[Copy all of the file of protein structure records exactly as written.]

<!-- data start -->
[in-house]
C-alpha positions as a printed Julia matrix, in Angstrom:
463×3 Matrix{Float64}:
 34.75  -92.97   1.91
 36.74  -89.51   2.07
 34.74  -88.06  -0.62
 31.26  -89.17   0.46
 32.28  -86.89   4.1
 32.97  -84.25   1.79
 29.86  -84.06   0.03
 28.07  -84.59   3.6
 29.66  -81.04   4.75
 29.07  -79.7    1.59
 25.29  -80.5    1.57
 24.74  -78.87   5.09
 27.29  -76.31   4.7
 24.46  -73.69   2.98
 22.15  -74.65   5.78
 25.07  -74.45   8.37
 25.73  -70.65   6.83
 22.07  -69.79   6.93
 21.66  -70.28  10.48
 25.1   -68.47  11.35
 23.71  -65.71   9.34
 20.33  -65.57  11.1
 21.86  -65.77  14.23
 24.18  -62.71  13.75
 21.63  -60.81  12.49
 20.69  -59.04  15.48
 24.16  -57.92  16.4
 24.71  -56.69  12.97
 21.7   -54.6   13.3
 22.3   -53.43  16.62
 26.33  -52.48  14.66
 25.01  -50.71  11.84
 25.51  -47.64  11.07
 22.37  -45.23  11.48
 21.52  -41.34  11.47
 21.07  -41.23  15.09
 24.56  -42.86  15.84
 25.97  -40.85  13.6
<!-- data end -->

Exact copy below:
[in-house]
C-alpha positions as a printed Julia matrix, in Angstrom:
463×3 Matrix{Float64}:
 34.75  -92.97   1.91
 36.74  -89.51   2.07
 34.74  -88.06  -0.62
 31.26  -89.17   0.46
 32.28  -86.89   4.1
 32.97  -84.25   1.79
 29.86  -84.06   0.03
 28.07  -84.59   3.6
 29.66  -81.04   4.75
 29.07  -79.7    1.59
 25.29  -80.5    1.57
 24.74  -78.87   5.09
 27.29  -76.31   4.7
 24.46  -73.69   2.98
 22.15  -74.65   5.78
 25.07  -74.45   8.37
 25.73  -70.65   6.83
 22.07  -69.79   6.93
 21.66  -70.28  10.48
 25.1   -68.47  11.35
 23.71  -65.71   9.34
 20.33  -65.57  11.1
 21.86  -65.77  14.23
 24.18  -62.71  13.75
 21.63  -60.81  12.49
 20.69  -59.04  15.48
 24.16  -57.92  16.4
 24.71  -56.69  12.97
 21.7   -54.6   13.3
 22.3   -53.43  16.62
 26.33  -52.48  14.66
 25.01  -50.71  11.84
 25.51  -47.64  11.07
 22.37  -45.23  11.48
 21.52  -41.34  11.47
 21.07  -41.23  15.09
 24.56  -42.86  15.84
 25.97  -40.85  13.6